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Jenna McWilliams
Jenna McWilliams
(Bloomington - United States)

I studied creative writing and published some poems. Then I decided to  get all up in education's grill. I'm currently a doctoral student in the Learning Sciences program at Indiana  University.
keywords: participatory culture, social media, education,  ...

Trapping Lab - Linking Equations and Graphs

Group Work, In-Class Activity (also can be used as Homework)

Time Required: 30 minutes

Materials: regular graph paper

Objectives:

  • Solve systems of equations
  • Accurately plot points and graph lines
  • Interpret the relationship between the solution to a system of equations and the corresponding graph
Prerequisites: Solve a system of two equations and two unknowns graphically and algebraically.

Description:

This activity reinforcse the relationship between the solution to a system of equations and the intersection of their corresponding graph. Generally, students begin to solve systems by using graphing and then algebra. Once a student learns to solve the system by algebra, they often forget the connection to the graph. Hence in this lab, they will use algebra first and then graph their answers.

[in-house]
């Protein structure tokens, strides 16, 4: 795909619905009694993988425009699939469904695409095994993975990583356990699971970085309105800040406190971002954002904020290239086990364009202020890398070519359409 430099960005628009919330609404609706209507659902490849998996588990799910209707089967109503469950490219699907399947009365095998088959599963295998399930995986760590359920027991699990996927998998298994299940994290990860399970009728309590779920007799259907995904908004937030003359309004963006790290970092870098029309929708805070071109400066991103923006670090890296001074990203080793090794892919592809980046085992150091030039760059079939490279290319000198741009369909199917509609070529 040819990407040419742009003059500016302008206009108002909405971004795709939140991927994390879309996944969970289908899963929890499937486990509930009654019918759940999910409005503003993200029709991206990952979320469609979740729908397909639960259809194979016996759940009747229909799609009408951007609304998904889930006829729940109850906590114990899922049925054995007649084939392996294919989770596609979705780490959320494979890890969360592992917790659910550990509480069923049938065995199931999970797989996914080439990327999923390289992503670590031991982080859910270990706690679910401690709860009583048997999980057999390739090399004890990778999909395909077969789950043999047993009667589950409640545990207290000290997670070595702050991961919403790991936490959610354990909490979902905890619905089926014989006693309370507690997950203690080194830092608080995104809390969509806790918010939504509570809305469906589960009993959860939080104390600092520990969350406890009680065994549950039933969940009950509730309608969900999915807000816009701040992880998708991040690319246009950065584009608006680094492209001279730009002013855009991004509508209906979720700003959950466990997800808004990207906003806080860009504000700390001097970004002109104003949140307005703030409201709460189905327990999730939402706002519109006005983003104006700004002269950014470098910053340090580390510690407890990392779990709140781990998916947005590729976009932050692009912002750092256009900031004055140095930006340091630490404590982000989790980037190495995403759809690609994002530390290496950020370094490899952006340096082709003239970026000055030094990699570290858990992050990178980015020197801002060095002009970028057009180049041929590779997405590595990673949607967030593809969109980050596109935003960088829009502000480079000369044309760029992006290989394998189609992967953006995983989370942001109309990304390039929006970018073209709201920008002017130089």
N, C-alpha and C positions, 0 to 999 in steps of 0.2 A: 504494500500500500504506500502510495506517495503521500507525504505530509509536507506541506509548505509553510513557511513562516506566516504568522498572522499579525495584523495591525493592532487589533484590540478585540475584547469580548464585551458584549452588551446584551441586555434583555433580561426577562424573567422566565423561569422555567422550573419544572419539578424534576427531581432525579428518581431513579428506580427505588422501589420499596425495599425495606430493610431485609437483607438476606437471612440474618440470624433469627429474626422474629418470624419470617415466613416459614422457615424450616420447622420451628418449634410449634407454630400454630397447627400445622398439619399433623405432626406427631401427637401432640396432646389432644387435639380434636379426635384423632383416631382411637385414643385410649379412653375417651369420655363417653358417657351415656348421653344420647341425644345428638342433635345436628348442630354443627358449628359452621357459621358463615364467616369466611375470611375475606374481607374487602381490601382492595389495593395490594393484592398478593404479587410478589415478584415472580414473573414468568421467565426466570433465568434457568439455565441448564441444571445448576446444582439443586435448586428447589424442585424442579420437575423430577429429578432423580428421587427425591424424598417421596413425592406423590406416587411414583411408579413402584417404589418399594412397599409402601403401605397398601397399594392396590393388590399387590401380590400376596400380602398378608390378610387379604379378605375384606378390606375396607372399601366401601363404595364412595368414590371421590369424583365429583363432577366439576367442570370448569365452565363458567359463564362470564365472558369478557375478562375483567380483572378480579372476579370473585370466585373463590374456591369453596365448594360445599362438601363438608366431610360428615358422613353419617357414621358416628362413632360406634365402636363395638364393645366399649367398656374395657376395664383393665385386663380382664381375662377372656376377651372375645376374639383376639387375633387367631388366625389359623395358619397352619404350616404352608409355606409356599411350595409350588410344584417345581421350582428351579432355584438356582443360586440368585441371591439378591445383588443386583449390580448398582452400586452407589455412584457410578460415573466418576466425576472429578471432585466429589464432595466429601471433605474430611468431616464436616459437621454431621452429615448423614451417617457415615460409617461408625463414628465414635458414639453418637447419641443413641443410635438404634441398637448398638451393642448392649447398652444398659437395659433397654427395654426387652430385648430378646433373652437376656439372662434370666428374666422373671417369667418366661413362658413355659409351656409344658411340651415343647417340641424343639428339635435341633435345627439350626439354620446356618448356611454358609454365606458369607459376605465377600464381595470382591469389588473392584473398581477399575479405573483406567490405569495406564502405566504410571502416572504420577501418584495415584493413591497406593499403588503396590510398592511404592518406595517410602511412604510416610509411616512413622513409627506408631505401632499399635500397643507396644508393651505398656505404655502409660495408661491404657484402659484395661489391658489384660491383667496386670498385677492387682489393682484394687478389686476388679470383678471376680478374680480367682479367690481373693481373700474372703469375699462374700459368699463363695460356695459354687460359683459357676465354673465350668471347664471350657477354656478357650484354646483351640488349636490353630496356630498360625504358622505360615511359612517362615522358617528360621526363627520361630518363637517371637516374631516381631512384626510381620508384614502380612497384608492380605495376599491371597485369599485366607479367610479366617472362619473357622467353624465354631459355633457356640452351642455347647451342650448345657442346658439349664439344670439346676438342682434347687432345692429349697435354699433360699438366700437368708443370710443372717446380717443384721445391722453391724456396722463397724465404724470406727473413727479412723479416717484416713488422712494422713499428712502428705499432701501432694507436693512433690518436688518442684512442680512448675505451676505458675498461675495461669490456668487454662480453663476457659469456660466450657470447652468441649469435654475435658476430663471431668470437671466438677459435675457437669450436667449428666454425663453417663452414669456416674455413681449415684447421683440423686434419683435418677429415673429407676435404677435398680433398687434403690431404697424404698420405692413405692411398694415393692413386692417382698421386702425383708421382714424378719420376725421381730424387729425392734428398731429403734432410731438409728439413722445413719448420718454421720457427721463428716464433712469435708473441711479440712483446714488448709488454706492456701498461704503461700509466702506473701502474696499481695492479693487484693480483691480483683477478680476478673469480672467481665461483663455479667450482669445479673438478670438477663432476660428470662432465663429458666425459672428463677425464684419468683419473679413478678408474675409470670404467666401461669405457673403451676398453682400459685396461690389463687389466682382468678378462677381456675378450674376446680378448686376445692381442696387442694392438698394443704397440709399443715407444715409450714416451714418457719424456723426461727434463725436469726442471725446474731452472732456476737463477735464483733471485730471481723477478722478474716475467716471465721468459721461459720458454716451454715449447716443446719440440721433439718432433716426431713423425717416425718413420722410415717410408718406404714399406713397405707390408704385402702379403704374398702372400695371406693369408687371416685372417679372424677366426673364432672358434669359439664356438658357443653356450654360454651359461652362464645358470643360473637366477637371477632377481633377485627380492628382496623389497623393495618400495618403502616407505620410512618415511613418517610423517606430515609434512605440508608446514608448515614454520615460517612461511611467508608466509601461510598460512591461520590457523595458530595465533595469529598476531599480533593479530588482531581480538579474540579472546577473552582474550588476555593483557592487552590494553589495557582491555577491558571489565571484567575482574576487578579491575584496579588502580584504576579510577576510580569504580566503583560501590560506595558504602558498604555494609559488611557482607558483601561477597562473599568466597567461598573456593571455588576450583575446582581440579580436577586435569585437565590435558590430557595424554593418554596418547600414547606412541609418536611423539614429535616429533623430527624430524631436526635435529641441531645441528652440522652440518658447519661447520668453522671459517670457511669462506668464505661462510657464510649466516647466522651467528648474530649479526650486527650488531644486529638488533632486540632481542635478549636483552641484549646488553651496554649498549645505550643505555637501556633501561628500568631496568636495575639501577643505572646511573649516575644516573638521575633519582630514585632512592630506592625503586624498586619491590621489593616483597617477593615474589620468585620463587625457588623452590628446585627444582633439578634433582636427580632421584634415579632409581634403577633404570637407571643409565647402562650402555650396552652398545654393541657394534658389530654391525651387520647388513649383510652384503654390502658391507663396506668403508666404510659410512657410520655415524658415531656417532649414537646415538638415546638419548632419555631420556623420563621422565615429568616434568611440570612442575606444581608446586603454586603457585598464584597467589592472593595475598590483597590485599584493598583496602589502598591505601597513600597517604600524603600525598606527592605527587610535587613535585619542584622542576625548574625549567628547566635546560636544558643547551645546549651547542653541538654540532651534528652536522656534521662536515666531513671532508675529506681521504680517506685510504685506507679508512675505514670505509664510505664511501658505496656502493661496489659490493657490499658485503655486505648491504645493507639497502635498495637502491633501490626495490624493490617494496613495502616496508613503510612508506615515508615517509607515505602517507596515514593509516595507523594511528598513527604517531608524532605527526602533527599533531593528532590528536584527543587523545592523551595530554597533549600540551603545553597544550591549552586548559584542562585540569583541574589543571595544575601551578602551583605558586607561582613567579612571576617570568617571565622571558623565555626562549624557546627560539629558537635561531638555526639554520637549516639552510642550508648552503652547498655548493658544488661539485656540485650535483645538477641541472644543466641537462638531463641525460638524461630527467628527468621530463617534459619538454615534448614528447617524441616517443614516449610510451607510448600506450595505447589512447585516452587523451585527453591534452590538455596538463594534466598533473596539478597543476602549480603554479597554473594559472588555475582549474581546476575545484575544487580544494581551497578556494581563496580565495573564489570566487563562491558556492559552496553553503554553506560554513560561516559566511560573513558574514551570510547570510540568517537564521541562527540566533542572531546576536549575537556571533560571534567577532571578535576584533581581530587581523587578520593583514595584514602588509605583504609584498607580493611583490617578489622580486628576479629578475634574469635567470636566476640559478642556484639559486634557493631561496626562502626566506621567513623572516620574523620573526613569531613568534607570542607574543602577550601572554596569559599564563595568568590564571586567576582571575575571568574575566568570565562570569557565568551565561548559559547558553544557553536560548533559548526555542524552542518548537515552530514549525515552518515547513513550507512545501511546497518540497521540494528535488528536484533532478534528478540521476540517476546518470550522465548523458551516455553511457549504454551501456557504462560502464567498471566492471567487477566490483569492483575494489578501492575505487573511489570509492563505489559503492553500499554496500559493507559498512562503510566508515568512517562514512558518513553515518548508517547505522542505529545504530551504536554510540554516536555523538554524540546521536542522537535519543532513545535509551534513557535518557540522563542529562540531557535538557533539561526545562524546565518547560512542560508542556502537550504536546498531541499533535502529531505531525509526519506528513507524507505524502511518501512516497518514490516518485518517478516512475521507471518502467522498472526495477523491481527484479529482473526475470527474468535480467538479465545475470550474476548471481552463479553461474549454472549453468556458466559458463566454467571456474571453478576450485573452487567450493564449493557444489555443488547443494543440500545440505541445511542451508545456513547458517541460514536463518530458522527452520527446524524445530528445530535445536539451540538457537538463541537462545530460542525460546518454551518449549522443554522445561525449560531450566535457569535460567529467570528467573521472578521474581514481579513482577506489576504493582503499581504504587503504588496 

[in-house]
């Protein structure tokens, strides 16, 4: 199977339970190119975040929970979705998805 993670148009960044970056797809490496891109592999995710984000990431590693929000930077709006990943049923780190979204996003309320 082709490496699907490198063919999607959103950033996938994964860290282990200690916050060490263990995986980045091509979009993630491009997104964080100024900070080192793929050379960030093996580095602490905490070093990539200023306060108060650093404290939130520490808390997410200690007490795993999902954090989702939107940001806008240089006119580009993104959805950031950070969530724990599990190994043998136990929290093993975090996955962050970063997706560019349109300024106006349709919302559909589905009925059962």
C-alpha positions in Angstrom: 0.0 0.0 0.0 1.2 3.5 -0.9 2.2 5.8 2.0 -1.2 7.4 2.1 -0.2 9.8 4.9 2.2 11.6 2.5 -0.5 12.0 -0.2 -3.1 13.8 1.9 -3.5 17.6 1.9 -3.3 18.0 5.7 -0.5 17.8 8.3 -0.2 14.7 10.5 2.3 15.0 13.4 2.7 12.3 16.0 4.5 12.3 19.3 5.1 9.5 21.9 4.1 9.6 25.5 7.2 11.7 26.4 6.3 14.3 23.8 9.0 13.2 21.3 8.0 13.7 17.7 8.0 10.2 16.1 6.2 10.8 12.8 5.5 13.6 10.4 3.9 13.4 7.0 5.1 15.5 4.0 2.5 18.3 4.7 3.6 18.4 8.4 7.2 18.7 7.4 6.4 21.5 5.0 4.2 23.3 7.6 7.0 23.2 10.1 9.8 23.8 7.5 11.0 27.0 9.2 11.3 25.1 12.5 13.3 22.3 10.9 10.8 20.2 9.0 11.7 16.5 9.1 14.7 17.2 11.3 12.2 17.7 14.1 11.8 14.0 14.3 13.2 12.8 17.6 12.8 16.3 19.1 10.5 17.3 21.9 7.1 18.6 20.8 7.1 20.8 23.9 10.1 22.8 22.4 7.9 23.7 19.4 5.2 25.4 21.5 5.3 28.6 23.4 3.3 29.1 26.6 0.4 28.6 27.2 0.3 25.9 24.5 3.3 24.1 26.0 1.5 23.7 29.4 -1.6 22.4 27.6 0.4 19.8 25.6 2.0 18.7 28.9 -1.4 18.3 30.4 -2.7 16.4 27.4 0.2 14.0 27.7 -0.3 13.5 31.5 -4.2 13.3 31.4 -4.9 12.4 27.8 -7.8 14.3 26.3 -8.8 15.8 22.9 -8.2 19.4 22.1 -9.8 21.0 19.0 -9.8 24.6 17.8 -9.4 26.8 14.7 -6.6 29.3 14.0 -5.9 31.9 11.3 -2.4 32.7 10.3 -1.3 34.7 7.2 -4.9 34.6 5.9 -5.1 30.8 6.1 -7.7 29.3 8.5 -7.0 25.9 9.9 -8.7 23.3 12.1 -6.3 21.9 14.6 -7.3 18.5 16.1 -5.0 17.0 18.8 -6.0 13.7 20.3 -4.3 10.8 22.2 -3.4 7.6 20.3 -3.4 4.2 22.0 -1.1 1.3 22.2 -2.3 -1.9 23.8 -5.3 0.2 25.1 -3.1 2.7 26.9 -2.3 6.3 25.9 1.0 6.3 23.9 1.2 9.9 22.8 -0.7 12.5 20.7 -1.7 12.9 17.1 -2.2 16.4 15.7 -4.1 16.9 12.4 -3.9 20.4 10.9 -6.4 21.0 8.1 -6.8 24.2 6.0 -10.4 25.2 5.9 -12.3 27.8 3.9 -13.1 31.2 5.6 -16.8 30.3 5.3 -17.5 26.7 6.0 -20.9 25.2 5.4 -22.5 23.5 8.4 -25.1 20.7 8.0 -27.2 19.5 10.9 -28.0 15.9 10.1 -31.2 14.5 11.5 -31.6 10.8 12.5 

The situation is one where the student is asked to determine where an animal trail intersects with an access road. Given linear equations which represent the placement of the access roads, assign each person/group one or more equations representing an 'animal trail'. They will then determine where their trail intersects each of the two roads. This represents the spot where they will lay their have-a-heart trap. (A have-a-heart trap is one which is baited with food and catches the animal alive without hurting it.) After solving the systems, a graph is drawn to determine if the placement of the traps is accurate.

This lab is a good summative activity to reinforce the connection between the algebraic and geometric representation of a system of equations.

See also my comments on using the activity in class, on the Comments page.

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